Ahhhhh, the paper world. Gotta love those who live their lives on paper. What are you gonna do when you realize all your .223 did was piss him off and he's still coming. You gonna tackle a bear, get the full mount and throw down some ground and pound. I think not. Apparently you over looked a simple flaw in the statistics, the .223 has no mass(55gr vs230gr). I prefer not to shoot a pissed off animal with a jelly bean. Sure it will put a hole in it. It's not gonna stop it though. What if you end up on the bottom? How you gonna swing a rifle into position to shoot? Sure you have the upper hand in the long distance scenario. How many bear attacks happen at long distance? Most are CQ encounters, in which I would prefer a short barrel and short swing time to get on target. Not to mention the increased mass of the 230gr slower bullet that will break bone instead of putting a hole in it. Go ahead and live in the world of laboratory tests, I gonna stick to the real world and go with what works out here. If you need more than 7 rounds, you need to learn patience, self control and how to shoot.

Killing animals is a far cry from putting holes in paper.
 

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Having spent alot of time hunting, fishing and boating in Idaho, I always carry a gun with me. Its not for the animals, but the people that you will run into if you spend enough time here. (And Im a little paranoid in my old age)
If you really want to have protection from a bear, look at 1 person with bear spray, and 1 person with a shotgun. You can get marine 870's loaded with buckshot and slugs for not too much green, and stick it in a dry box. I have run into alot of bears up here, and have never fired a shot in defense. That being said, Im not going to tell you that 'its never going to happen'.
Now here comes the grief from everyone: I have been part of a few interactions between pissed off people with 5.56's and .45's vs. 7.62's and a rusty knife's. When you shoot a person with the 5.56 once, they say ouch and run off. Two, three, four times, they get pissed off at you. You shoot them once with a .45 (centermass) they seem to remember it a little bit better.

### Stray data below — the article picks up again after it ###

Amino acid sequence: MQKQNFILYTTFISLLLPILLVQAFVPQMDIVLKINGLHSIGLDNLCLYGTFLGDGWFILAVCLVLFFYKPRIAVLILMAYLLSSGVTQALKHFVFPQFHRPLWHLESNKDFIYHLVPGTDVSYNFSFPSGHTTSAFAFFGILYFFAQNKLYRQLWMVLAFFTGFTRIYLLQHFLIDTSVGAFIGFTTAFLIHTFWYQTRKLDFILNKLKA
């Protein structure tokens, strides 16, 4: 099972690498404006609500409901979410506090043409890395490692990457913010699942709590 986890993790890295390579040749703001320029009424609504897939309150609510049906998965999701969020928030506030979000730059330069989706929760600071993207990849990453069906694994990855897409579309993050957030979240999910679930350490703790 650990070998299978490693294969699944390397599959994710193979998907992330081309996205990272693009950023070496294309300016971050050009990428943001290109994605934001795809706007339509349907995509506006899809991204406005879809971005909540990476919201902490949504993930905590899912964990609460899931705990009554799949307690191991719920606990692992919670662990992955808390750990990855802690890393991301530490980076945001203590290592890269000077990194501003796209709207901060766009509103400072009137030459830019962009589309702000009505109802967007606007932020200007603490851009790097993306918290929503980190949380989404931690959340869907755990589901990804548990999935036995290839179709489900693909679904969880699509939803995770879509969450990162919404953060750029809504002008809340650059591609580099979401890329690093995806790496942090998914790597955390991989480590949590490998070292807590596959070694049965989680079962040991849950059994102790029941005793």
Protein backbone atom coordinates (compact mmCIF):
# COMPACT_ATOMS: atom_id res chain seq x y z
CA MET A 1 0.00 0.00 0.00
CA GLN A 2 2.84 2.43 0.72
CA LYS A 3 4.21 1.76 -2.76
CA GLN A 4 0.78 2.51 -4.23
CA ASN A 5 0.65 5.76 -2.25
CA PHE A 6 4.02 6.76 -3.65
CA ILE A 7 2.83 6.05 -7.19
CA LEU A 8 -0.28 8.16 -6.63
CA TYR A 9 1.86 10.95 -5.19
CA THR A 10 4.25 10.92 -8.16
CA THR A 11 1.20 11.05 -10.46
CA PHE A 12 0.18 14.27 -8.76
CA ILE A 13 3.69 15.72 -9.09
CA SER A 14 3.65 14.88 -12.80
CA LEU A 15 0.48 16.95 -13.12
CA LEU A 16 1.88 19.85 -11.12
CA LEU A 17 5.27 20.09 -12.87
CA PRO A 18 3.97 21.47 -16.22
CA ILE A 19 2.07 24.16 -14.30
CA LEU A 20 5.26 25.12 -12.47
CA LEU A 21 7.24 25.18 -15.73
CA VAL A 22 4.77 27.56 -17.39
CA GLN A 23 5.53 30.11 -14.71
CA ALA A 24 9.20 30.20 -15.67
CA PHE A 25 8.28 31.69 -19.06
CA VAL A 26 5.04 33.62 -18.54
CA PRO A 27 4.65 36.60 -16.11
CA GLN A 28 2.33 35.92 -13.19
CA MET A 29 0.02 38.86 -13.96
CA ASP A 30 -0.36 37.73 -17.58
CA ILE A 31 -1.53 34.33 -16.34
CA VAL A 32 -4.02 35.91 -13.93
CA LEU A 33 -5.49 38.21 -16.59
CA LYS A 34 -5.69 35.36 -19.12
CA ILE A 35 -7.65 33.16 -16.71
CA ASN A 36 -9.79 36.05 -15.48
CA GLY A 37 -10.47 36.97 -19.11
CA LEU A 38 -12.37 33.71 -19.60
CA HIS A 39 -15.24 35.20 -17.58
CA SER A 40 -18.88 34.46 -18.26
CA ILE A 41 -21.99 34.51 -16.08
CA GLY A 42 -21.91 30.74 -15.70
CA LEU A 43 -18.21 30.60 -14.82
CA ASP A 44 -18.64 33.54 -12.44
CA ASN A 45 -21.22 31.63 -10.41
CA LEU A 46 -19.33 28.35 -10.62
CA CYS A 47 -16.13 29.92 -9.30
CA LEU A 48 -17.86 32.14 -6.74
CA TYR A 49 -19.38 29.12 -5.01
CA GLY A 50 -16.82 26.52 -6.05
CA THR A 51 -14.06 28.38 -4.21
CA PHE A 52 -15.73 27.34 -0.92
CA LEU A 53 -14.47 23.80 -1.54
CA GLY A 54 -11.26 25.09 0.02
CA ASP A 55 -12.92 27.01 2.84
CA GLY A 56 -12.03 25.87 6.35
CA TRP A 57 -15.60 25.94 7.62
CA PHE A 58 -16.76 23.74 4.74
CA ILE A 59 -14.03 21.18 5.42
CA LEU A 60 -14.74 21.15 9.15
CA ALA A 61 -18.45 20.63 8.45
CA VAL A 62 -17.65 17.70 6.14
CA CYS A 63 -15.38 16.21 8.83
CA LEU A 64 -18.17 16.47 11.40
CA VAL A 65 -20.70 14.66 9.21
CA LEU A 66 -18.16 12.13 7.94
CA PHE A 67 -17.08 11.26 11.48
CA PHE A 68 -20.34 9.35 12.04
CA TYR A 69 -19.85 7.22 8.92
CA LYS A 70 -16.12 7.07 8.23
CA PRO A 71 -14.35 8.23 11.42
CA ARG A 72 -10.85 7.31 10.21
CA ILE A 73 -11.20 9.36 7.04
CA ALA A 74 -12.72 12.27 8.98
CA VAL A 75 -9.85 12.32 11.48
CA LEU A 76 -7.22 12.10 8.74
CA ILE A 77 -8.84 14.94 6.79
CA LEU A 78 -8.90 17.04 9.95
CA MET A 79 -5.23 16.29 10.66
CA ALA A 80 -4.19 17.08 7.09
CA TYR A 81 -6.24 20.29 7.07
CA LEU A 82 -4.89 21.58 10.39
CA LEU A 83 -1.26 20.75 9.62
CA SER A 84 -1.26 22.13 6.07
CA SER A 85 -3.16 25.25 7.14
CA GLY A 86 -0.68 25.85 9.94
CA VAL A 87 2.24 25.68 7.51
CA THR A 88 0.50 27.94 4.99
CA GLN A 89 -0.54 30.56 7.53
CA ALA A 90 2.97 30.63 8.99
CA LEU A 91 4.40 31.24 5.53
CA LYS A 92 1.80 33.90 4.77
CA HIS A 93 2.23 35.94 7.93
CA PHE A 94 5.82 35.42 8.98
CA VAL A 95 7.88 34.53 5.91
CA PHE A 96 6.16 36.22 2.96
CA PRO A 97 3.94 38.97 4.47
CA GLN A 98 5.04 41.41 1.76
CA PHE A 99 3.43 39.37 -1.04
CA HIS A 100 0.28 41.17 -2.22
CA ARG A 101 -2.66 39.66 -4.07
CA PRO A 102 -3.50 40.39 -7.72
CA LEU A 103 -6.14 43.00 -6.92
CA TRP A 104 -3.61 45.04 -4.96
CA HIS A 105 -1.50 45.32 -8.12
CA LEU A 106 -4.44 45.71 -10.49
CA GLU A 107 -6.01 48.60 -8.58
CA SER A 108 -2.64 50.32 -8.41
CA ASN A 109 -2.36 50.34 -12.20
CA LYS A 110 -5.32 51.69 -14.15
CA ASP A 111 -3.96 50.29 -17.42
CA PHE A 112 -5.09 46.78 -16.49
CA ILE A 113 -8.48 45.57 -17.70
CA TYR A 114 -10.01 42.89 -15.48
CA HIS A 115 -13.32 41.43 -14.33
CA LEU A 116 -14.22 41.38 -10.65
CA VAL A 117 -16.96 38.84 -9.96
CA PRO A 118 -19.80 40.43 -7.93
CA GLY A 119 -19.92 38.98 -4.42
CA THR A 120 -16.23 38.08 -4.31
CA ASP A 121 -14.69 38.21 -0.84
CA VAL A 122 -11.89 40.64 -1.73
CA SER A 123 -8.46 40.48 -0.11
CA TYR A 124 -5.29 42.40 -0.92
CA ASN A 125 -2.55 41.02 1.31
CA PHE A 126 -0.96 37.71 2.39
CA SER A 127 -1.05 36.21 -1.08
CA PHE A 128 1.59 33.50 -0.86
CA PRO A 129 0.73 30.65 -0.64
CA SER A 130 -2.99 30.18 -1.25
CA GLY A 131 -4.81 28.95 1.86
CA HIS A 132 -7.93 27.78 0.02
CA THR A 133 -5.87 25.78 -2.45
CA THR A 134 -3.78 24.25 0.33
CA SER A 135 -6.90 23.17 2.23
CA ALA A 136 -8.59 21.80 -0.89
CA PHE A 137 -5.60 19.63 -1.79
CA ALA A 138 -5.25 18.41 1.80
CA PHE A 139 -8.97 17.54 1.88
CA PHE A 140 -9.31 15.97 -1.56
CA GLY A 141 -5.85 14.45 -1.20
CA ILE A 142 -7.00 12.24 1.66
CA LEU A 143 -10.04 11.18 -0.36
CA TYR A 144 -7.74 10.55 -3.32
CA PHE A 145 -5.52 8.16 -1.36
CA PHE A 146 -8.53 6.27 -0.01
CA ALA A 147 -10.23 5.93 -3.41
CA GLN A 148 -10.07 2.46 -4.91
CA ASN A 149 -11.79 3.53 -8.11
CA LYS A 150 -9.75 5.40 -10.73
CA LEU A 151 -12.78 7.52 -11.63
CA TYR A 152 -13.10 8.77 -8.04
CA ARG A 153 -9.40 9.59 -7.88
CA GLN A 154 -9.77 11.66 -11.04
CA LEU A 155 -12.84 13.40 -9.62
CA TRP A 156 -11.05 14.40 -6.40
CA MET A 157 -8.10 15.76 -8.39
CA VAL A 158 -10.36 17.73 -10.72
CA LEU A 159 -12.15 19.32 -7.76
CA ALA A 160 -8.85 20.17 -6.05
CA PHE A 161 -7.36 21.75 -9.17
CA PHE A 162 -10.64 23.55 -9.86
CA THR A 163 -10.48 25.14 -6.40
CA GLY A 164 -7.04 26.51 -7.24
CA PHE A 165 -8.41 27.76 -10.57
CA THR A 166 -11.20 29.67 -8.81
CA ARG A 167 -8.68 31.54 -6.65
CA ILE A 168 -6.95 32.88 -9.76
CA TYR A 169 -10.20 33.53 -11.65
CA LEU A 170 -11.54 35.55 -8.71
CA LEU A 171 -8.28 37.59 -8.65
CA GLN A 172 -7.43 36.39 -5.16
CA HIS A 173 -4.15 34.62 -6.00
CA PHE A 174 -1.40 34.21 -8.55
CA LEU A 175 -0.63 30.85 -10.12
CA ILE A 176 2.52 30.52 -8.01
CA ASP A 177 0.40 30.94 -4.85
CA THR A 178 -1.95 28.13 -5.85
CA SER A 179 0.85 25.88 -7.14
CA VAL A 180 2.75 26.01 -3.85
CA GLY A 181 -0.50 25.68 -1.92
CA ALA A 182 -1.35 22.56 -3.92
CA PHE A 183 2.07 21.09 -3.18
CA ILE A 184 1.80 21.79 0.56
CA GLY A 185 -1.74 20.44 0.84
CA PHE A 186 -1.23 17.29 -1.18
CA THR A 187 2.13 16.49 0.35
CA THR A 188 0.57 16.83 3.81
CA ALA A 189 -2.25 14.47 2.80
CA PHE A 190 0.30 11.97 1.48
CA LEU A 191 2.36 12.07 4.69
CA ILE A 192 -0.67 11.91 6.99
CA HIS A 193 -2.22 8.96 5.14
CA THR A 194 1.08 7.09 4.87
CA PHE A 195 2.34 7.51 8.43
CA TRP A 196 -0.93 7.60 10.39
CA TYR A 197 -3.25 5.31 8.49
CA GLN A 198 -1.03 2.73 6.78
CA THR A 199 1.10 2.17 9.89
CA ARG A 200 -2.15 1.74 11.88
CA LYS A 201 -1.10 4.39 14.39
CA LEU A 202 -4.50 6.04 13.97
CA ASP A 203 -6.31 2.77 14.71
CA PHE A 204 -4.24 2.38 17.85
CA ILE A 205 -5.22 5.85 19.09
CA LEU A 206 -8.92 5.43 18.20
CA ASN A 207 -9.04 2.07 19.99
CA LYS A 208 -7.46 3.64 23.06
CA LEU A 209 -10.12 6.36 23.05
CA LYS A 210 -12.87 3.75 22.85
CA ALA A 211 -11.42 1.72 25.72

Now think about shooting a bear that is 4 times the size as said people with a 5.56. Yes, it will die eventually, but will it die before it tries to protect itself or its young from the mean dude that keeps shooting it with a small caliber rifle?


Just my 0.02 US.
 

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Now here comes the grief from everyone: I have been part of a few interactions between pissed off people with 5.56's and .45's vs. 7.62's and a rusty knife's. When you shoot a person with the 5.56 once, they say ouch and run off. Two, three, four times, they get pissed off at you. You shoot them once with a .45 (centermass) they seem to remember it a little bit better.
Now think about shooting a bear that is 4 times the size as said people with a 5.56. Yes, it will die eventually, but will it die before it tries to protect itself or its young from the mean dude that keeps shooting it with a small caliber rifle?
If you are shooting other rafters often enough to file that kind of report, I would say your communication skills might need some work.

If they deserved ( like took your camp or had stolen boating gear) it, then carry on.
 

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Just get a bow and be a bad ass and a can of peper spray. As far as gun talk .223 is like a 9mm and will go right through what ever you shoot and not stop it .45apc will knock most things down at 10 yard and a .44 rem mag will punch through 3/8 steel at 100 yards. Guns are fun and great tools in the right hands. I almost always take my .44 along on trips but no one knows about it. But I also always have my bear spray and everyone knows about that. Gun makes me feel a lot safer but the bear spray and a clean camp are by far the best things
 

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There aren't many bears on the Middle Fork....

...and I would not worry about them. In fact, any bears you encounter there are likely to be very docile. We had a bear come into our camp near Sunflower last year, and were able to teach it to do little tricks in exchange for cheese and crackers. It would sit up on its hind legs and growl, roll over, etc. Just don't tease them with food, and you should be ok.
 

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A .223? What are you scared of, Coyotes? Thats a varmint round. Personally I would carry a 1911 .45. Easier to pack and carry. Also packs more knock down power. Would be easier to win the personal defense argument over a rifle also. Just my thoughts.
In my experience, a .223 worked pretty darn well on Viet Cong and NVA regulars.
 

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Huh? Why isn't anyone pointing out that, yes, bringing a gun on river trip for protection is just neurotic and stupid? How many people have been killed by bears in the last 10 years?

There's lot's of better ways to stay safe. The wilderness isn't that dangerous. Carnivores are the least of your worries.

Just enjoy it!